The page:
The final blow to her spirits and health came after the death of her uncle Mr Leigh-Perrot on 28th March 1817. When his will was read it was discovered that he had left all of his money to his wife, with some bequests to any Austen nephews and nieces who might survive her. The Austens had been led to believe that they would benefit from his vast fortune and there must have been disappointment that it would be deferred. Jane wrote to her brother Charles:

'I am ashamed to say that the shock of my uncle's will brought on a relapse.... I am the only one of the legatees to be so silly'

Her health declined and she died on 18th July 1817 in Winchester and was buried in the cathedral.

A classically elegant tomb to Mr Leigh-Perrot is to be found in Wargrave churchyard with an elaborate and effusive eulogy to him on one side. On the other is a more concise inscription to his wife, who lived a further 19 years. She continued to live at 'Scarlets' and spent her time favouring first one then another potential heir. Jane's nephew Edward Austen and her brother Frank became the front-runners. The capricious old lady chose Edward hoping that he and his family would love 'Scarlets' as much as she and her husband had, but she kept him waiting to find out until after her death in 1836.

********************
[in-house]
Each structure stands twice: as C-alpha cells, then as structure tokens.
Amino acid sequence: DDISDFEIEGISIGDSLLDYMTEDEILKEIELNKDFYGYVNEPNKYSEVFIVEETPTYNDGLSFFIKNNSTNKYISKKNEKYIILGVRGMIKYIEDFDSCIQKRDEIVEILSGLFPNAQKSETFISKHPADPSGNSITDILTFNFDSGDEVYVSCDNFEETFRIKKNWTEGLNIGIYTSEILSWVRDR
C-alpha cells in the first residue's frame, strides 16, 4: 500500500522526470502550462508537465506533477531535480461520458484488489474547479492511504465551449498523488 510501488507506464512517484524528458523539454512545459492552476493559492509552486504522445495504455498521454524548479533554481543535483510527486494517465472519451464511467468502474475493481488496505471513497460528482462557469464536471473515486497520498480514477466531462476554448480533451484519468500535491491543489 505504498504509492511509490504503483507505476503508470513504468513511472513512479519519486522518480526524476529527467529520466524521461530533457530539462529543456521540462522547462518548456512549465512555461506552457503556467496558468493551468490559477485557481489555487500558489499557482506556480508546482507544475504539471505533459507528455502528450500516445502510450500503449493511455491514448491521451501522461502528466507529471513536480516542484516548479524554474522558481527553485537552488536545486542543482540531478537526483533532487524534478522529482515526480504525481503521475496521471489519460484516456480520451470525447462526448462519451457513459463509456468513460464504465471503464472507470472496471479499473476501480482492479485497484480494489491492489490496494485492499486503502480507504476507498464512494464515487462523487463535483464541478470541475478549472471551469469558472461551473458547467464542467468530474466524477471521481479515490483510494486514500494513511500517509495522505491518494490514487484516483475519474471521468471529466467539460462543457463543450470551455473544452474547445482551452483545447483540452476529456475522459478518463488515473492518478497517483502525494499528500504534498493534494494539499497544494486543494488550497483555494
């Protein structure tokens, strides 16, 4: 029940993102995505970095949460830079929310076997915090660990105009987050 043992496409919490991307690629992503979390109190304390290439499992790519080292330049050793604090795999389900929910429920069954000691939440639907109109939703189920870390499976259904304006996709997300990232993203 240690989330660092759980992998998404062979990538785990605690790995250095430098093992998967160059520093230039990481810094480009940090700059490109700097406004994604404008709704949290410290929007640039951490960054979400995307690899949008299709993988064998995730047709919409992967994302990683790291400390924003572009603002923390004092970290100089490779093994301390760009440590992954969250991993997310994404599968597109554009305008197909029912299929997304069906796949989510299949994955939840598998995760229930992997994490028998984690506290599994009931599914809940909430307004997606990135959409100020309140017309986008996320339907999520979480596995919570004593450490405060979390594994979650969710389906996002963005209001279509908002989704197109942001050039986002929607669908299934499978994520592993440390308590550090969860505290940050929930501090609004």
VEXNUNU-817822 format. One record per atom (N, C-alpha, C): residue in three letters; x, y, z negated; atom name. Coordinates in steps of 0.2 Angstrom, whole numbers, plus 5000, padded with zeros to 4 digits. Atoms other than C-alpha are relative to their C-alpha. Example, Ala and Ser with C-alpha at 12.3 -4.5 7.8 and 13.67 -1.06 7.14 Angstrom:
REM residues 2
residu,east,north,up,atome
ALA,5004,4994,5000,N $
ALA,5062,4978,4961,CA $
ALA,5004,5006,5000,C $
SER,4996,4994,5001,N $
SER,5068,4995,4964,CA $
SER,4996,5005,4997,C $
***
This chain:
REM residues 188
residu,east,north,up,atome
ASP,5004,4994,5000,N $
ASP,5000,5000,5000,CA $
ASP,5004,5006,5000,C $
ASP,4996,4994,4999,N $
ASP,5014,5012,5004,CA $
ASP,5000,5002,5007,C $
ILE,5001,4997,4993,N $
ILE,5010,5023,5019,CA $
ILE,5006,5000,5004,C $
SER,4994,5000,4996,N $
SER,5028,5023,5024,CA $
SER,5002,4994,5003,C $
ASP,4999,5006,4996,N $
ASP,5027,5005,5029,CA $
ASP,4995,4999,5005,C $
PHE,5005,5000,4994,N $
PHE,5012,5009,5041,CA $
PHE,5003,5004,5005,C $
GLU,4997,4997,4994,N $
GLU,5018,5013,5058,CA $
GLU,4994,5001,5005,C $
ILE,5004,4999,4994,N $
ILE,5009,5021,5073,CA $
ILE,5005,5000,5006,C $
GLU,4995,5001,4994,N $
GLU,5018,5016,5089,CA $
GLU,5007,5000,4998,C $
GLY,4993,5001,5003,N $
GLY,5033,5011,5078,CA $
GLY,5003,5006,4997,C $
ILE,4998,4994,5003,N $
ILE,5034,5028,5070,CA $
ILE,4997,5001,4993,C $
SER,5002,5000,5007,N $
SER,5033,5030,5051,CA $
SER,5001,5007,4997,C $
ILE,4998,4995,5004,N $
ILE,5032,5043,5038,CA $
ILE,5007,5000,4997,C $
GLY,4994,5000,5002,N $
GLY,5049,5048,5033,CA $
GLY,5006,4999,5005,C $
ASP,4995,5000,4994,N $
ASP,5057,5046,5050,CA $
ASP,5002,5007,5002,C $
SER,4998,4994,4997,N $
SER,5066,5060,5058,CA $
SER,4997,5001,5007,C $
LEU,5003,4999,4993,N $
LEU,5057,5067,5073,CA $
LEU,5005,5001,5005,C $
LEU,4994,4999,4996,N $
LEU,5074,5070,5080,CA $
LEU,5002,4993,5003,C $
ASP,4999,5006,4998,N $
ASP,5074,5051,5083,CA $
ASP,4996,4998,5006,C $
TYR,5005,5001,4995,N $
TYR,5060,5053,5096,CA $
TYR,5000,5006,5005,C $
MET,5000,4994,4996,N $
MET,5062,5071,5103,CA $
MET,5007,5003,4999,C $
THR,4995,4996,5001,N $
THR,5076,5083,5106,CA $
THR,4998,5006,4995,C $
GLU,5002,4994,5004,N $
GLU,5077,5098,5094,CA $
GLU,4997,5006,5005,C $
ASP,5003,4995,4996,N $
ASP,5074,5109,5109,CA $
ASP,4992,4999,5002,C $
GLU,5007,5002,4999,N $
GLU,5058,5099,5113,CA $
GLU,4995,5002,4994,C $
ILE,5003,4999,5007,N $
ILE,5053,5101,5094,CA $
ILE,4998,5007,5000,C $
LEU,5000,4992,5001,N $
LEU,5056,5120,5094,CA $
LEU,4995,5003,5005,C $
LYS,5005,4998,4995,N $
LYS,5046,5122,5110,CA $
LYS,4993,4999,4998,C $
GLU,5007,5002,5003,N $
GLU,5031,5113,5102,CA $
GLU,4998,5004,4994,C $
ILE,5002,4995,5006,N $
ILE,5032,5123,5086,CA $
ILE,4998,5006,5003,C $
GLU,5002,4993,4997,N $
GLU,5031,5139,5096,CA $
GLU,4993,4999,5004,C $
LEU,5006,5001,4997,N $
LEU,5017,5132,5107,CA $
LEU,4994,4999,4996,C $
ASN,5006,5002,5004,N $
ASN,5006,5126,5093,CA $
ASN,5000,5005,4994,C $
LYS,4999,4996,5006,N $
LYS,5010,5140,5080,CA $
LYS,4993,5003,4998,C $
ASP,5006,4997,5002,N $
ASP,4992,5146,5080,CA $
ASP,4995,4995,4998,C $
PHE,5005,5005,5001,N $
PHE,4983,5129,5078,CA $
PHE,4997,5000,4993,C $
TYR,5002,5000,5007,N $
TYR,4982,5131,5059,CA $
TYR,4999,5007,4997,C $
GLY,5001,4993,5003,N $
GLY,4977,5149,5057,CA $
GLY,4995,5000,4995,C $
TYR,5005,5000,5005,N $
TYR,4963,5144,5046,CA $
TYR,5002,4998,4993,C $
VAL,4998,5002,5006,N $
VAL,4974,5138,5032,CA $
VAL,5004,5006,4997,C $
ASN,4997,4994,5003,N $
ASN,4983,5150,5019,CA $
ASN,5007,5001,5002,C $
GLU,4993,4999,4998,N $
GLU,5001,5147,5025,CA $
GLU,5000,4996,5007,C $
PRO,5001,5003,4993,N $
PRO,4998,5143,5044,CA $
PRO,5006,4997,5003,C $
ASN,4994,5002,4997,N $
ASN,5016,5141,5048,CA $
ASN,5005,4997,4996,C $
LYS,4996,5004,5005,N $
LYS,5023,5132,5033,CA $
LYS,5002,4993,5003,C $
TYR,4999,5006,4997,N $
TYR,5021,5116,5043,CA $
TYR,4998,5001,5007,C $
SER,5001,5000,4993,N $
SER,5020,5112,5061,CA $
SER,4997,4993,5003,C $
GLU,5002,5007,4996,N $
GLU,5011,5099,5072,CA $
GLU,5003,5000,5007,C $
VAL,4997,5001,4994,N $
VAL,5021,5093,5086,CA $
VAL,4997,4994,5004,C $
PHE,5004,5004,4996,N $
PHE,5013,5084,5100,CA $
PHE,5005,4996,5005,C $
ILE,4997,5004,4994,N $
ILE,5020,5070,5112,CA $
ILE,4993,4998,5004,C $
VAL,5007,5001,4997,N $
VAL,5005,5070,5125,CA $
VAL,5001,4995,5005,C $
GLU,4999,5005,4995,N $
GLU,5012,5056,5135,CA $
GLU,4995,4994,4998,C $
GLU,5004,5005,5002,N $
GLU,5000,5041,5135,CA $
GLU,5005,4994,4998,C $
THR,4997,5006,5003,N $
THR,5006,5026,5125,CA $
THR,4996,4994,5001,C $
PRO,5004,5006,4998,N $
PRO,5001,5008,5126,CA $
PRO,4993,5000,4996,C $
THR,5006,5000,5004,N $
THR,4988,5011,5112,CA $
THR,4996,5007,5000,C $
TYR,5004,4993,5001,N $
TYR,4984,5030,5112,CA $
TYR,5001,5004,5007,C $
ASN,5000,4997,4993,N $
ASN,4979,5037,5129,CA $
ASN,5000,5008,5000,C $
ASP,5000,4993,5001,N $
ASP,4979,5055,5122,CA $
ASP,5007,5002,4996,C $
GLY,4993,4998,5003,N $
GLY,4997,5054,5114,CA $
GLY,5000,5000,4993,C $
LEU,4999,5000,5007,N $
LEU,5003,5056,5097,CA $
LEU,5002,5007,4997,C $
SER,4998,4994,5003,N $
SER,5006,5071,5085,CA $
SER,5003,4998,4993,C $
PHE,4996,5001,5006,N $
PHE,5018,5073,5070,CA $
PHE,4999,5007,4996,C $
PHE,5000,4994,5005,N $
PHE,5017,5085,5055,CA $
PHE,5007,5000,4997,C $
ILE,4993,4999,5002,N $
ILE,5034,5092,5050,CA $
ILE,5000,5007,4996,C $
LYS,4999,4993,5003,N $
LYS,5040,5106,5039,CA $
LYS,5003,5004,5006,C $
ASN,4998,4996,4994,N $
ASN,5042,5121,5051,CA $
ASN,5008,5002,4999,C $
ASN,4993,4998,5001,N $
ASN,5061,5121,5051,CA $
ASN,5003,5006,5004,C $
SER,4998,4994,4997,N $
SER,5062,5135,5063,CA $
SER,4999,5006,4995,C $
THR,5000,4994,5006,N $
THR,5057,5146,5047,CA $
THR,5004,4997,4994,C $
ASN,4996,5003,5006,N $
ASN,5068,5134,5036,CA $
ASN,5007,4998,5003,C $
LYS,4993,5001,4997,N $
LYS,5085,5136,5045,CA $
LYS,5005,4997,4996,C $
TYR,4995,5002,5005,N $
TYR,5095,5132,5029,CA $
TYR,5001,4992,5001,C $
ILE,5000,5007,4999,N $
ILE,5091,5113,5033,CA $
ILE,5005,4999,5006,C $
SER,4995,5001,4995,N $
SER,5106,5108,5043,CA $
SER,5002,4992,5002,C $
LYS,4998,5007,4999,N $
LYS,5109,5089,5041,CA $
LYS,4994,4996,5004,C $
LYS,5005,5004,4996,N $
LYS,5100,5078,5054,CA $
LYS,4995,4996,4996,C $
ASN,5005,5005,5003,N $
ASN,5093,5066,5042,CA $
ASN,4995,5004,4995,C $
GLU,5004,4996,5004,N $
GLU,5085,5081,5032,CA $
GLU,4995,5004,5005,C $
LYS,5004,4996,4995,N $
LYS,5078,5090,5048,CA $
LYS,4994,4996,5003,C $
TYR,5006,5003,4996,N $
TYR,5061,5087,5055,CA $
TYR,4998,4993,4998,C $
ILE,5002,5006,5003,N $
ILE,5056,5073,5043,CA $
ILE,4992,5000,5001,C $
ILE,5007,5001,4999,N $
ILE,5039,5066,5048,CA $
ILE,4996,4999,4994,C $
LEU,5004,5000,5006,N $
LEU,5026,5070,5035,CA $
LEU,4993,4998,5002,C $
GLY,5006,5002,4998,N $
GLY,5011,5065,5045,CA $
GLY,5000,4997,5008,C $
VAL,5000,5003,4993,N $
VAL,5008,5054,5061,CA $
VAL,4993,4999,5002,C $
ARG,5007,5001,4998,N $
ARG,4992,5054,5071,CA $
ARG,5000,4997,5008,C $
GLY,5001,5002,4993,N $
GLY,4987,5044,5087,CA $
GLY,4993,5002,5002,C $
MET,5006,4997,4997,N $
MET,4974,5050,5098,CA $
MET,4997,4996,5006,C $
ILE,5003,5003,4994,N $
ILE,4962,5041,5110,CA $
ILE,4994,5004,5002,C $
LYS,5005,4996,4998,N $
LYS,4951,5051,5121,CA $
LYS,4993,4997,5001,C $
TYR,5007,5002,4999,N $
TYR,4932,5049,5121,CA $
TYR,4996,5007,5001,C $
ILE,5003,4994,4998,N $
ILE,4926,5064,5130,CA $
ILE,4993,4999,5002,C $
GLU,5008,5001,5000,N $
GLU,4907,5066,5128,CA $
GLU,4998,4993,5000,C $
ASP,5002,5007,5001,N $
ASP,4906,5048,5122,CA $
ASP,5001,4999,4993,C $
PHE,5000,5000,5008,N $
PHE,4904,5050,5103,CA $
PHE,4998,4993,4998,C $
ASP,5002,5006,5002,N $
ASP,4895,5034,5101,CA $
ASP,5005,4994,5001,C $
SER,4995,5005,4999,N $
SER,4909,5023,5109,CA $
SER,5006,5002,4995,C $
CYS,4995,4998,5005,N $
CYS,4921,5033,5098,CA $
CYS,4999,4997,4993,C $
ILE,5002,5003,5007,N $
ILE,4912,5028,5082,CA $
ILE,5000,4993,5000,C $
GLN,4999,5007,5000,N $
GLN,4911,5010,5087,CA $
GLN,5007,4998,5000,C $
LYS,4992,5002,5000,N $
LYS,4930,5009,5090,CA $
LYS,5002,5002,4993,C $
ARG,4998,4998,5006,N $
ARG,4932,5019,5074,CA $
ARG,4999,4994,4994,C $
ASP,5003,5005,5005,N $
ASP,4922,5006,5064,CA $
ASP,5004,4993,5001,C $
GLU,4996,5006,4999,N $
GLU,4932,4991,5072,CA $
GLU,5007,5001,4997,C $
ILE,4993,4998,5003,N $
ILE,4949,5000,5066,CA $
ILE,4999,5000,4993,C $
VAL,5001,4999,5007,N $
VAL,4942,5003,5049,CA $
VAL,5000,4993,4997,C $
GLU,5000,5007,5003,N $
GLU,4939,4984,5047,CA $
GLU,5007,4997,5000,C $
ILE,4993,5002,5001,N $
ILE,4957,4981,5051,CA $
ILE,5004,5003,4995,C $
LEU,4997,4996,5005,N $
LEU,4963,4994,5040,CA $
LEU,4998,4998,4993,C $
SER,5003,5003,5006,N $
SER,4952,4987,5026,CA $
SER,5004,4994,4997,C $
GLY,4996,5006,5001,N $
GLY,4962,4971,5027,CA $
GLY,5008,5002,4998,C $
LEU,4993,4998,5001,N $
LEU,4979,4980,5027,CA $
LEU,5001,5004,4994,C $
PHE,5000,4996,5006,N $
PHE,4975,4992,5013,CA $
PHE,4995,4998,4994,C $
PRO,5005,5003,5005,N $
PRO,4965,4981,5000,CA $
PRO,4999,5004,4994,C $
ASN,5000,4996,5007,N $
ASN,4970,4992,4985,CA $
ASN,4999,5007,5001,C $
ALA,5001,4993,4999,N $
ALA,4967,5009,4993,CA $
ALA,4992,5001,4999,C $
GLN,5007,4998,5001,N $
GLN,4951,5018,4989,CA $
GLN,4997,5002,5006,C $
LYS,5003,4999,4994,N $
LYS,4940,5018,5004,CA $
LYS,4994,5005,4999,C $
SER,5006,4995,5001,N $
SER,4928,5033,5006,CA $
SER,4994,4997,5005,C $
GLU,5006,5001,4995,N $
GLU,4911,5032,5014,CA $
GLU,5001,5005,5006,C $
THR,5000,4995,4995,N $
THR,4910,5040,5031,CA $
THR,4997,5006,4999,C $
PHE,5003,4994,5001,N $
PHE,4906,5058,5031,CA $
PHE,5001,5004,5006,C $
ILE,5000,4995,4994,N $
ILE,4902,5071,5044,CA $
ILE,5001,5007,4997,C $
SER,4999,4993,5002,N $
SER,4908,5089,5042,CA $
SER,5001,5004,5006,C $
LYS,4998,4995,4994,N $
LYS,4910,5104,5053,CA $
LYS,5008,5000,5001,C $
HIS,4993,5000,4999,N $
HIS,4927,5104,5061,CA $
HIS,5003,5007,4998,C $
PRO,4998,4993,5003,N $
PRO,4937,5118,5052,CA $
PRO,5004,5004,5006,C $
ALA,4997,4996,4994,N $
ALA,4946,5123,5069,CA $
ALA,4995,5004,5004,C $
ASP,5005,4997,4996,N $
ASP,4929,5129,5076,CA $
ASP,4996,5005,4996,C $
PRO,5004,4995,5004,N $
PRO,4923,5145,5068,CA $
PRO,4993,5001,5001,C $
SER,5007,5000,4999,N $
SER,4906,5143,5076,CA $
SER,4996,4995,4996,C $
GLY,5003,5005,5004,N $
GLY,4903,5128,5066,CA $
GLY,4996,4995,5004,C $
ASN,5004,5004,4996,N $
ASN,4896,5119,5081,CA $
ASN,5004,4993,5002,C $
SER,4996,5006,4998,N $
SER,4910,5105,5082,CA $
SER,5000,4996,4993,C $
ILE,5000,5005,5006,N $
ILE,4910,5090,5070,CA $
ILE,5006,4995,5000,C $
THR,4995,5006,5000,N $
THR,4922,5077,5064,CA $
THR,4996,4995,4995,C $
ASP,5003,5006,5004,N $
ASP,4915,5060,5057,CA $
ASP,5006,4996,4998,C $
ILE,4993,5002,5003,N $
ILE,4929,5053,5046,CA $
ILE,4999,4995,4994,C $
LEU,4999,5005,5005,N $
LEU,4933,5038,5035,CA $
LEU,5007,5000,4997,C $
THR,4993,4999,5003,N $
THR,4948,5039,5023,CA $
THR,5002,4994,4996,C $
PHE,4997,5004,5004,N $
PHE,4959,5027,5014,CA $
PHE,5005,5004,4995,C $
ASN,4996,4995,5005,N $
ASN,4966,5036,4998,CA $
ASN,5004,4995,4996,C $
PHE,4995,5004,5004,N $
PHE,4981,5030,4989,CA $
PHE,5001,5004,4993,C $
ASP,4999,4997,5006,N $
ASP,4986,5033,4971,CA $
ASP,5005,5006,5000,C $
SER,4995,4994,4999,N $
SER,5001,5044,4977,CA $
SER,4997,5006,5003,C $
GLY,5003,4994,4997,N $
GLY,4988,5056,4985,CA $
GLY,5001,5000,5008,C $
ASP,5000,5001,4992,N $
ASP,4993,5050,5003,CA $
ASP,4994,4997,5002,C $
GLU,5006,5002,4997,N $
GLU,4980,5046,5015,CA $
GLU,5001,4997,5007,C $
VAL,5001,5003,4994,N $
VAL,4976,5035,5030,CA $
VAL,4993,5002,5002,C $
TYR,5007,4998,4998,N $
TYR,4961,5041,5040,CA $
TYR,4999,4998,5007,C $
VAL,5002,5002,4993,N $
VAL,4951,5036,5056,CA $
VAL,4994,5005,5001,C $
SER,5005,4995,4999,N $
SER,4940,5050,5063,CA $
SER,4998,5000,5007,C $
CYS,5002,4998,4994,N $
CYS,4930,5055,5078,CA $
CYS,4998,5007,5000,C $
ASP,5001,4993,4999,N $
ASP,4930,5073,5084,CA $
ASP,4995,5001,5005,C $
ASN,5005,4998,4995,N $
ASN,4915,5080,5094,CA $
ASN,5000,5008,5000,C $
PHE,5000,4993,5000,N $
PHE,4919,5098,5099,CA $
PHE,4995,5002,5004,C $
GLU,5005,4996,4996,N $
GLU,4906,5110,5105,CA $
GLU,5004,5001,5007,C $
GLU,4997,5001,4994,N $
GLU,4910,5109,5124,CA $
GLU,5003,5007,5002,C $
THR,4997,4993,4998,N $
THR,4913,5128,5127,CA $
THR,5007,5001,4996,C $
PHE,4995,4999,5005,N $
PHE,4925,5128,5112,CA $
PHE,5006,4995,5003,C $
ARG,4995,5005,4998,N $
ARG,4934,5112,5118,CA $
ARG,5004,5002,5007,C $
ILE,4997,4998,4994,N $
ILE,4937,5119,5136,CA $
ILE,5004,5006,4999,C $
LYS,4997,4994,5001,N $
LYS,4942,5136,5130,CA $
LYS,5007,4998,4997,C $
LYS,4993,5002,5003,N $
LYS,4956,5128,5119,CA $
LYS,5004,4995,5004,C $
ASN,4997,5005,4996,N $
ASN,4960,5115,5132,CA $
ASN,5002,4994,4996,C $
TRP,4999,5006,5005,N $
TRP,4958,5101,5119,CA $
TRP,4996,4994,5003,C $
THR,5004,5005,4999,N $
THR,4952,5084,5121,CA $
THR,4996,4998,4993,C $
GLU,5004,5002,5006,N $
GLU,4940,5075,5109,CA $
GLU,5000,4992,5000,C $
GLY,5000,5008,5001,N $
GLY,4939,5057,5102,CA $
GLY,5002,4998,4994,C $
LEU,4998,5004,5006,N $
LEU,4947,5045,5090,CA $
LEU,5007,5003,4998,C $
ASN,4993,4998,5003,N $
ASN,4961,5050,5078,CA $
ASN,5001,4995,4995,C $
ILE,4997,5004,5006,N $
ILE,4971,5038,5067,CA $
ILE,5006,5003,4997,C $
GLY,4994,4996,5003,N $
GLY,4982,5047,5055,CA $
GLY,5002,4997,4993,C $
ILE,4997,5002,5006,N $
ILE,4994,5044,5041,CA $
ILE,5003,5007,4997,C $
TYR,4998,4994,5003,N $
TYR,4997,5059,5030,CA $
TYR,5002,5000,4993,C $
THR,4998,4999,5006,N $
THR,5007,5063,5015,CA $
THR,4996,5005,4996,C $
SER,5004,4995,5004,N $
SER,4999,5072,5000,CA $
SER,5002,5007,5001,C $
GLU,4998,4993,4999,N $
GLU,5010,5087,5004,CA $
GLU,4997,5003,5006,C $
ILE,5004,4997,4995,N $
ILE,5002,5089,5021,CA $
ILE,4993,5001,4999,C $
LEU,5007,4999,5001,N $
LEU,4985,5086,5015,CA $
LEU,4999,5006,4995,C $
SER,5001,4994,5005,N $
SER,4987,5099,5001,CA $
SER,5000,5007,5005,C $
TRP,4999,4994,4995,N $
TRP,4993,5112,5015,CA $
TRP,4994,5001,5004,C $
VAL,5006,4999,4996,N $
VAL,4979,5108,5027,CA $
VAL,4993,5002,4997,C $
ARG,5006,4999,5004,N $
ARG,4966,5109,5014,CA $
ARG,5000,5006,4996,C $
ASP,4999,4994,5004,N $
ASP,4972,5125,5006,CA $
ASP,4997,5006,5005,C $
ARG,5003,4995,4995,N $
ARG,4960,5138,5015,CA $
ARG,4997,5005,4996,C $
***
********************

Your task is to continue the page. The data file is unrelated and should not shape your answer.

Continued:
In the years after Jane Austen's death the family of her eldest brother James, who survived her by only two years, kept the Berkshire connection alive. His widow Mary had originally come from Enborne, near Newbury and returned to that area accompanied by her daughter Caroline and son Edward.

James Leigh-Perrot's grave at Wargrave James Leigh-Perrot's grave at Wargrave

After her mother's death in 1843, Caroline Austen made her "headquarters at Scarlets", with her brother and his family, before renting a house at Knowl Hill and then buying Wargrave Lodge, where she lived until 186o when she moved to Sussex to act as housekeeper for two unmarried nephews. She returned on occasions to Berkshire visiting her half-sister Anna Lefroy at Southern Hill, Reading and her brother, who had sold 'Scarlets' in 1863 before moving to Bray to act as Vicar. Caroline and Anna, contributed her memories of 'Aunt Jane' when Edward wrote his Memoir of Jane Austen, the first biography, published in 1869, thus the three 'Berkshire Austens' told the story of their Hampshire aunt.

In 'Northanger Abbey', published posthumously in 1818, the heroine Catherine Morland rejects the study of history:

'It tells me nothing that does not either vex or weary me. The quarrels of Popes and Kings, with wars and pestilence on every page: the men all so goodfor nothing and hardly any women at all - it is very tiresome'

The history of the Austen family and their connections with Berkshire fortunately bears little resemblance to that description.


Jane Austen's Letters - Deirdre Le Faye

Reading Mercurv 1801 (Reading Local Studies Library)

1851 Census

Book of Wargrave - edited by Rosemary Gray and Sue Griffiths

Jane Austen's Family - Maggie Lane

The Jane Austen Society - Collected reports

Reminiscences of Caroline Austen.

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updated 21st June 2001